Blake O'Hare .com

Creating Glass Buttons in MSPaint

Tag: MSPaint
Note: this is a re-post from a tutorial I wrote in 2007. The Windows Vista version of MSPaint looks nothing like the Windows 7 version of MSPaint. But, as always, the same basic techniques of this tutorial are still applicable.

Earlier today, my desktop died. So now I'm using my Vista laptop. That's why the screenshots may appear odd.

Meet the Vista version of MSPaint...
mspaint_vista.png
Hello.

Vista mspaint is almost exactly like XP/2000 mspaint. There are some very few subtle differences.

  • The icons are prettier.
  • You can now adjust the size of the bezier curve, rectangle, ellipse, etc. tools without selecting the line tool first.
  • Zoom is laid out slightly differently. You can also zoom out if you wish.
  • The default color palette is different.
  • The color palette starts out at the top. I moved it to the bottom because I'm used to it that way.
Anyways...

Since everything in Vista is so shiny, it's only appropriate that we make shiny glass-buttons.

First open up an instance of mspaint and adjust the size to 100 by 100 pixels. Then draw a bezier curve from the top left corner down to the bottom right corner and fill the top portion with black. Like this...
mspaint_buttons01.png

Now reduce the width to 1% using the stretch and skew menu (Ctrl + W). This will create a smooth gradient. Now stretch it back out by repeatedly using the stretch and skew menu until you get it over 300 pixels wide. Once you have gone beyond 300 pixels, crop the width down to exactly 300 pixels with the Image Attributes (Ctrl + E). It should now look like this.
mspaint_buttons02.png

Now you want to select the entire image (Ctrl + A) and copy it (Ctrl + C). Using the color dropper, select the color of the bottom row of pixels as your background color. Go back to the image attributes (Ctrl + E) and adjust the height to 300 pixels. Use the flip and rotate menu (Ctrl + R) to flip the image vertically and then paste (Ctrl + V). You should end up with this...
mspaint_buttons03.png

Now copy and paste this image into a new window of mspaint so that you have two images that look exactly the same. Now rotate one of them 90 degrees (Ctrl + R).
mspaint_buttons04.png

Now open a new window of mspaint and adjust the image size to 600 by 600 pixels. Fill the entire image up with horizontal lines like so. For information on how to do this quickly, see the blending two pictures tutorial.
mspaint_buttons05.png

Go back to the other two pictures and scale them horizontally and vertically by 200% (Ctrl + W). Copy and paste your horizontal lines into one of the pictures and select white as your background color. Make sure that you're drawing in transparent mode so that it looks like this...
mspaint_buttons06.png

Copy and paste this onto the other counterpart. Make sure you're in transparent mode and select the contrasting color as the background color. You should now have this.
mspaint_buttons07.png

Deselect the image and scale the entire image down by 50% (Ctrl + W). If your image doesn't look like the image below, copy the entire image and paste it into a new mspaint instance before scaling it down (this is an mspaint bug. I'll have to talk to someone about this).
mspaint_buttons08.png

Open a new instance of mspaint and draw a small circle in the corner like this. This will eventually be the rounded corner of your button. So if you want lots of roundedness, make a bigger circle. Less roundedness, a smaller circle.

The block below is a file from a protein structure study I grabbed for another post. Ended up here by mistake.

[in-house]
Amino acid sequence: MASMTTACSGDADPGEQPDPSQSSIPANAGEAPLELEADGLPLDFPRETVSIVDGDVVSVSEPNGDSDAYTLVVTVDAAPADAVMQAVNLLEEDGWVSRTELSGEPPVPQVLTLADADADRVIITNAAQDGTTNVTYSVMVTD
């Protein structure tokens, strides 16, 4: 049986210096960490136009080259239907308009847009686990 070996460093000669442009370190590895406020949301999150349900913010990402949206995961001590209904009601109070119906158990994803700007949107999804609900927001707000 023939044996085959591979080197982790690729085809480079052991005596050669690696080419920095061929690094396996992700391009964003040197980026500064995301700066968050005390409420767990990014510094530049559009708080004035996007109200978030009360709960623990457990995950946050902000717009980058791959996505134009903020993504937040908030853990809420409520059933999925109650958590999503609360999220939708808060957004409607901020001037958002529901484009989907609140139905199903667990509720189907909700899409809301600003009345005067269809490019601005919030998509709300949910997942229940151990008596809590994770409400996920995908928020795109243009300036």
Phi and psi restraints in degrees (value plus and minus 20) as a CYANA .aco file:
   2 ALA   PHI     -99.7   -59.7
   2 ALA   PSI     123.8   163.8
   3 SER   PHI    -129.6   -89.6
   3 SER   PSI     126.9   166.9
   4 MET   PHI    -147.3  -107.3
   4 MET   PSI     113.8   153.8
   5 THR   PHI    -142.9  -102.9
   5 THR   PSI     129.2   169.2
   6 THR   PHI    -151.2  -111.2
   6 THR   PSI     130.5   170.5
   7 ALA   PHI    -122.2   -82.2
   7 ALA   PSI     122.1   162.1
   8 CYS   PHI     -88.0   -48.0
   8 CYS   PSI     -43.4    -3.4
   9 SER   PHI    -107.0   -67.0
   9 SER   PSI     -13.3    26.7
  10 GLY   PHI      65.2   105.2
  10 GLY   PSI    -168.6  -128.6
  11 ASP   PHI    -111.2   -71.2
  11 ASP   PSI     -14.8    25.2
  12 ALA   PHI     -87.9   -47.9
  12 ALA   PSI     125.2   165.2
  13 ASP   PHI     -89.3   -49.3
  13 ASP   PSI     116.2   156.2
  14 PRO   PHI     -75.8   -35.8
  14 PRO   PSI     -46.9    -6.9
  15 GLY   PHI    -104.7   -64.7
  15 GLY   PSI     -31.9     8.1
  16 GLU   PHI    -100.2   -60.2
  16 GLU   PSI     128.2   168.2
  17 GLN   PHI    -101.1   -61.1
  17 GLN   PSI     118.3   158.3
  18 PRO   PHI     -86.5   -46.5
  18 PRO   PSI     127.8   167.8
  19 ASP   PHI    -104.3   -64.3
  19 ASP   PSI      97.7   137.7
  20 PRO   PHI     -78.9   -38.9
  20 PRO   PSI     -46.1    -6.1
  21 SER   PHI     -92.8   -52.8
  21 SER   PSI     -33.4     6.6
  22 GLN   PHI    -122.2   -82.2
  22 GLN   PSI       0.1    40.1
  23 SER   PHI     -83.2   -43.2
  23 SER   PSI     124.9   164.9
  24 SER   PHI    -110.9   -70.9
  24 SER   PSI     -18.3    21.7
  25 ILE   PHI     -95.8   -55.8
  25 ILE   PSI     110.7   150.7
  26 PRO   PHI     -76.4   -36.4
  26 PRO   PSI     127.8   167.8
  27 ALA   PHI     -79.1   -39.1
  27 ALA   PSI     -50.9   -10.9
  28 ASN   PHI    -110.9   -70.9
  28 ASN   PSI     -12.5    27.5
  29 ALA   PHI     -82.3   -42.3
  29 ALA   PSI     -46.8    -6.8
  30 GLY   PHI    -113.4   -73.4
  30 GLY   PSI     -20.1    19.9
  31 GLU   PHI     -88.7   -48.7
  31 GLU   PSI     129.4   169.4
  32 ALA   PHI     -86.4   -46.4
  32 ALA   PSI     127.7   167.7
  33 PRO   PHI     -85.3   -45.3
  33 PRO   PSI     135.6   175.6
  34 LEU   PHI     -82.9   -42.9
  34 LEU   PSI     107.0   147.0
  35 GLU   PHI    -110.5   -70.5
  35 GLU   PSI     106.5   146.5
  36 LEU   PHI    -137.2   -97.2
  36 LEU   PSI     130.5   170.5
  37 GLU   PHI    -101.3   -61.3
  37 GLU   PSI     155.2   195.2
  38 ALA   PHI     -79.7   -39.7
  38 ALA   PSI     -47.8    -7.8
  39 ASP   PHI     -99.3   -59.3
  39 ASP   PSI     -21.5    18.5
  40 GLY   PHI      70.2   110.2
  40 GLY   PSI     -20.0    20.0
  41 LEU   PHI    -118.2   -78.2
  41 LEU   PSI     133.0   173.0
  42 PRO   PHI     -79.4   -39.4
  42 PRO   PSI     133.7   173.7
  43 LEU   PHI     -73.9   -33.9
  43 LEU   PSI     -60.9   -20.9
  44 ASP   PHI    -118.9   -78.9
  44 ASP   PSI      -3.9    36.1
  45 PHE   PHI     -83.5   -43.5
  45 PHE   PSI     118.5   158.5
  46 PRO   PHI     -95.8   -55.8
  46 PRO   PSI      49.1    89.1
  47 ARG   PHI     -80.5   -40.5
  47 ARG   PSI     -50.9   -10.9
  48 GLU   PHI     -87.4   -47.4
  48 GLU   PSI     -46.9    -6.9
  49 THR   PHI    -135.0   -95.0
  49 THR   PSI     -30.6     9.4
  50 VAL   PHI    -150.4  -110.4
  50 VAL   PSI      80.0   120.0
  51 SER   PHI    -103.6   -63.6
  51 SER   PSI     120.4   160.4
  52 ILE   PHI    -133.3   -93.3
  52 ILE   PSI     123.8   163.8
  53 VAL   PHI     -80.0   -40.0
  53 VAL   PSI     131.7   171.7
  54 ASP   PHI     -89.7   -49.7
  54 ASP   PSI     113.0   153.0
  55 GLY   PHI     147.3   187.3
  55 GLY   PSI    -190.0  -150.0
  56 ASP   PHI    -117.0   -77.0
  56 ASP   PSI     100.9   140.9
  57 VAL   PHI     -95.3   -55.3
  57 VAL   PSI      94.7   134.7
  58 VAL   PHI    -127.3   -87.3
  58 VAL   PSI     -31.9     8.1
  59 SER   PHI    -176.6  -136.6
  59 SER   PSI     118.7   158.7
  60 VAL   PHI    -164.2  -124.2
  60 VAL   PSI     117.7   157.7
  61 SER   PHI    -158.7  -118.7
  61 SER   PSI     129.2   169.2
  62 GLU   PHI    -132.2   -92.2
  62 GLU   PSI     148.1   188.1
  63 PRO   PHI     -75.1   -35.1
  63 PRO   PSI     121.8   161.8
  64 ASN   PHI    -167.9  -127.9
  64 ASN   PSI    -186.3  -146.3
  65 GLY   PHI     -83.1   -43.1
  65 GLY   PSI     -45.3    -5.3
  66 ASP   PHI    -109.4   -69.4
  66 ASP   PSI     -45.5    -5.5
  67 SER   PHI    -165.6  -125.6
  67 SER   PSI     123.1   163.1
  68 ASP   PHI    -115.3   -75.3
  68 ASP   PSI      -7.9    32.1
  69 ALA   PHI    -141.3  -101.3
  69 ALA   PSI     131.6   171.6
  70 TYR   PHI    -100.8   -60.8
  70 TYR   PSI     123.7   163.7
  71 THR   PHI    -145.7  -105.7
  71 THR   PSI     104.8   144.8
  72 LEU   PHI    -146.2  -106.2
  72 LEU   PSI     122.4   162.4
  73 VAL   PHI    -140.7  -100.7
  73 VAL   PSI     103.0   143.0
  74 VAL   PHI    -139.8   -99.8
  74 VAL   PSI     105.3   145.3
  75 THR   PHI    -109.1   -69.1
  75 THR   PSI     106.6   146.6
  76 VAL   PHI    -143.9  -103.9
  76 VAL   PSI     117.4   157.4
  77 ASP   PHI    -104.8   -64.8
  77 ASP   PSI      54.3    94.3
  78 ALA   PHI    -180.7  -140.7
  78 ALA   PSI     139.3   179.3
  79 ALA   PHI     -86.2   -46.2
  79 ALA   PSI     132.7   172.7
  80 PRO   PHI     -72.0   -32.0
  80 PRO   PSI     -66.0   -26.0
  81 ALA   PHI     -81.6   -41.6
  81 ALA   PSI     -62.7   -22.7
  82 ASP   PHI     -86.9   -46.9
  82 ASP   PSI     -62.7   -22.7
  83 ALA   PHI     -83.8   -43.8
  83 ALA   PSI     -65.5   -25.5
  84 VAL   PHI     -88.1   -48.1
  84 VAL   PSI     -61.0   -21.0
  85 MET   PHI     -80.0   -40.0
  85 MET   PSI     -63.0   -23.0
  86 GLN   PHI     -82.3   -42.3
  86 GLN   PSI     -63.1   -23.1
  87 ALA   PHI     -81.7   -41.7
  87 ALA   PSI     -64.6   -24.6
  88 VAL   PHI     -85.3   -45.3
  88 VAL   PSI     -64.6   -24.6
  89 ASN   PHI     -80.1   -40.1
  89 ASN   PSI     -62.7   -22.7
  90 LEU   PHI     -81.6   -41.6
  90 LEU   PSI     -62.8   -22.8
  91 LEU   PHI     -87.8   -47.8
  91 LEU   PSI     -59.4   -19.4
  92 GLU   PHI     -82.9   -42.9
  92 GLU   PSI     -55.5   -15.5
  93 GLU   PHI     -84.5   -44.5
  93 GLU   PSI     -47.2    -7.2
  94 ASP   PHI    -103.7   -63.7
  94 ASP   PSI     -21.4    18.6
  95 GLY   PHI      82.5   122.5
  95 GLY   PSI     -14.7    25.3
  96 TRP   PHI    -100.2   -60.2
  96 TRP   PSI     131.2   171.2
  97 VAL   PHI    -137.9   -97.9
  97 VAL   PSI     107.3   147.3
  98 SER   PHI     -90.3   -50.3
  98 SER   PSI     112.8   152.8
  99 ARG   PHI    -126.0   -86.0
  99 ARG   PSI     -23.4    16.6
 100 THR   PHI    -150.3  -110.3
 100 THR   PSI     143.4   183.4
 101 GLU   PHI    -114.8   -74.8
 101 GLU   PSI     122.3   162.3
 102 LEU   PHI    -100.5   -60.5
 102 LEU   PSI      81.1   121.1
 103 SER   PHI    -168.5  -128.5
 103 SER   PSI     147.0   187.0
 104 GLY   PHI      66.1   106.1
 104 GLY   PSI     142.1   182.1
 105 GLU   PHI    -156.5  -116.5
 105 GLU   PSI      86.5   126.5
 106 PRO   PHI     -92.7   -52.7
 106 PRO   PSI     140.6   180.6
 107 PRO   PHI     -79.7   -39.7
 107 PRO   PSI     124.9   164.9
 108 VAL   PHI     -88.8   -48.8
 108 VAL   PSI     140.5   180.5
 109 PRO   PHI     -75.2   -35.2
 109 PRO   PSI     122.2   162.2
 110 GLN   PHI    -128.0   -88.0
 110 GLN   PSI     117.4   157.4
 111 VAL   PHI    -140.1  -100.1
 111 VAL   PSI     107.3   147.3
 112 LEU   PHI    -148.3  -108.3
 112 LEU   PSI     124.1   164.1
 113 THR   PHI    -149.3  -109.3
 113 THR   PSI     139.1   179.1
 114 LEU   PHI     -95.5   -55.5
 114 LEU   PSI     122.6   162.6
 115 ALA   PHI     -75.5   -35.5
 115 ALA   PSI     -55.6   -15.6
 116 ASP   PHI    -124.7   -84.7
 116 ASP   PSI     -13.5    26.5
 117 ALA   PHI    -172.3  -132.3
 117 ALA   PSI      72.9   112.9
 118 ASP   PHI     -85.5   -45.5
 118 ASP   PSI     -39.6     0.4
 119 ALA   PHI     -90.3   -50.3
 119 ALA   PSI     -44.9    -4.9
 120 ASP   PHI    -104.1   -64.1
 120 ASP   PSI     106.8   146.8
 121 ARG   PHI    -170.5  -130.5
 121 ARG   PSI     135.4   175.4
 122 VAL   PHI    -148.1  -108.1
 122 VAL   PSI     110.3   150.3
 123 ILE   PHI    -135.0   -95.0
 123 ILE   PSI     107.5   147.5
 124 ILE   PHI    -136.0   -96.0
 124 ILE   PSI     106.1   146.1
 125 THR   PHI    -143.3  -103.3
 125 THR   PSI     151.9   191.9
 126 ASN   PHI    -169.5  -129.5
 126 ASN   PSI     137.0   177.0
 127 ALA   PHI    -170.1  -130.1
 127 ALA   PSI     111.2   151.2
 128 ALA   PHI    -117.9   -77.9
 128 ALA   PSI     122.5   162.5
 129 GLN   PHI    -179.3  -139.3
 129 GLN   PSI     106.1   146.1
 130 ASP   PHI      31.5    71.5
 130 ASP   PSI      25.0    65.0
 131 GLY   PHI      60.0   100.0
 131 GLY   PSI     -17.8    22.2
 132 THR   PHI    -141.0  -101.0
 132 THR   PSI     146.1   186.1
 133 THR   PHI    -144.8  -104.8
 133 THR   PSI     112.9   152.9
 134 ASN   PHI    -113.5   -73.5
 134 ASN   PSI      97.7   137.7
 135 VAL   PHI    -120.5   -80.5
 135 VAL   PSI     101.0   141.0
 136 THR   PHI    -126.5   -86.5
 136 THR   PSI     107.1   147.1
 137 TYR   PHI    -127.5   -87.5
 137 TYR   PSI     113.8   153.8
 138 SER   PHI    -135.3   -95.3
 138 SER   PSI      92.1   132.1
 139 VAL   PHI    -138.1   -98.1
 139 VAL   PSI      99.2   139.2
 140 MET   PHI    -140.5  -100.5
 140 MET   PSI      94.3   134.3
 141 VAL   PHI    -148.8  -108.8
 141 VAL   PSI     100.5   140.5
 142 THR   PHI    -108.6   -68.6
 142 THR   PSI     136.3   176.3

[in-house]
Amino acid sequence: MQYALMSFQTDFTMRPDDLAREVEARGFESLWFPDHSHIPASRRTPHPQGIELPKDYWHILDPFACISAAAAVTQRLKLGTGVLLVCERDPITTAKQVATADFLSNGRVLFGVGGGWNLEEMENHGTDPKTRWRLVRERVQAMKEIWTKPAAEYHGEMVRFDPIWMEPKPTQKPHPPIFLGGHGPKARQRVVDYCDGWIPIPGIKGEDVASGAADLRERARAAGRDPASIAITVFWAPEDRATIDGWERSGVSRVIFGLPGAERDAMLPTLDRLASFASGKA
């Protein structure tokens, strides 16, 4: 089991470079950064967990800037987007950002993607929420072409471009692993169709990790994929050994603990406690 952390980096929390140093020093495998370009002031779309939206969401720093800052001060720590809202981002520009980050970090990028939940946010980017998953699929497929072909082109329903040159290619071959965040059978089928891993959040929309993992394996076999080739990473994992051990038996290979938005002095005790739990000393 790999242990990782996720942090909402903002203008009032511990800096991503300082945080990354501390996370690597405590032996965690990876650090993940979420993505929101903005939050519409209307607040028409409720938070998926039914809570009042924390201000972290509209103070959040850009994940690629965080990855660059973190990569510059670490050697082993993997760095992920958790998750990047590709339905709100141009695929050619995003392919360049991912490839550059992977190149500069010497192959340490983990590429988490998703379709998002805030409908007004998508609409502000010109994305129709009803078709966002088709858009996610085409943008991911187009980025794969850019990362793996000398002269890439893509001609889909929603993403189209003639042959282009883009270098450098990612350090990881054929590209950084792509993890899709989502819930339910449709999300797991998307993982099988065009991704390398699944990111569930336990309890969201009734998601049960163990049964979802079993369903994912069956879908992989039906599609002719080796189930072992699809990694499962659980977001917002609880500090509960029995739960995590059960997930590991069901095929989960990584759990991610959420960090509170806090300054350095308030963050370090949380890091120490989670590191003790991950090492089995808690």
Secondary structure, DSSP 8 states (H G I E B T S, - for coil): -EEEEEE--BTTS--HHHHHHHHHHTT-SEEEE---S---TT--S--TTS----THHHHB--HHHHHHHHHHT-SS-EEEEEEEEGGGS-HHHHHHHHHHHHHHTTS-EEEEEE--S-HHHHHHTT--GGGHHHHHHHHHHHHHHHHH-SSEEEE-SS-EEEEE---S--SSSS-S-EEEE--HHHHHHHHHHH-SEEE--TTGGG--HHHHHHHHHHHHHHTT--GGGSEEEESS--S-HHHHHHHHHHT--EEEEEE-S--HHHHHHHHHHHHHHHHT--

mspaint_buttons09.png

Using a series of copy, pastes, and rotates (Ctrl + R, in pre-Win7 mspaint), put the same circle on all four corners.
mspaint_buttons10.png

Then fill the center area with the circle's color.
mspaint_buttons11.png

Copy and paste this image to the other image you have with the circle color as the backgrouund color and transparent mode on. You will then get something like this...
mspaint_buttons12.png

Go back to the other window and draw a box of contrasting color on your button stencil. This will be a stencil for the shine on your button.
mspaint_buttons13.png

Use the ellipse tool to make the side rounded.
mspaint_buttons14.png

Then fill it in.
mspaint_buttons15.png

Copy the left portion of this image and rotate the whole thing horizontally (Ctrl + R). Then paste. This will ensure symmetry.
mspaint_buttons16.png

You don't actually need that black background anymore. Delete it.
mspaint_buttons17.png

Now copy this and paste it onto your other image so that you have this...
mspaint_buttons18.png

Open a new window and create a blank image that's roughly the height of (or larger than) your shine stencil region and 100 pixels wide. Draw a diagonal line across it and fill the bottom portion with the shade of blue (or whatever color you chose) that's directly below the shine region. Then fill the upper region with a much lighter color (that's almost white).
mspaint_buttons19.png

Now stretch this image down to 1% of its width (Ctrl + W) to create a gradient. Stretch this gradient out to 300 pixels wide and make the images height 400 pixels tall and move the gradient somewhat (but not touching) the top of the image. You'll be pasting the other image's contents here, so give yourself fudge room.
mspaint_buttons20.png

Go to the other image and copy all the contents and paste them into this small gradient image. Set the background color to the color of your shine stencil and position it above your gradient so that it shows through.
mspaint_buttons21.png

Now you can scale your button down to whatever size you need and crop out central regions of it to make it more horizontal or vertical.
mspaint_buttons22.png

But it looks so delicious.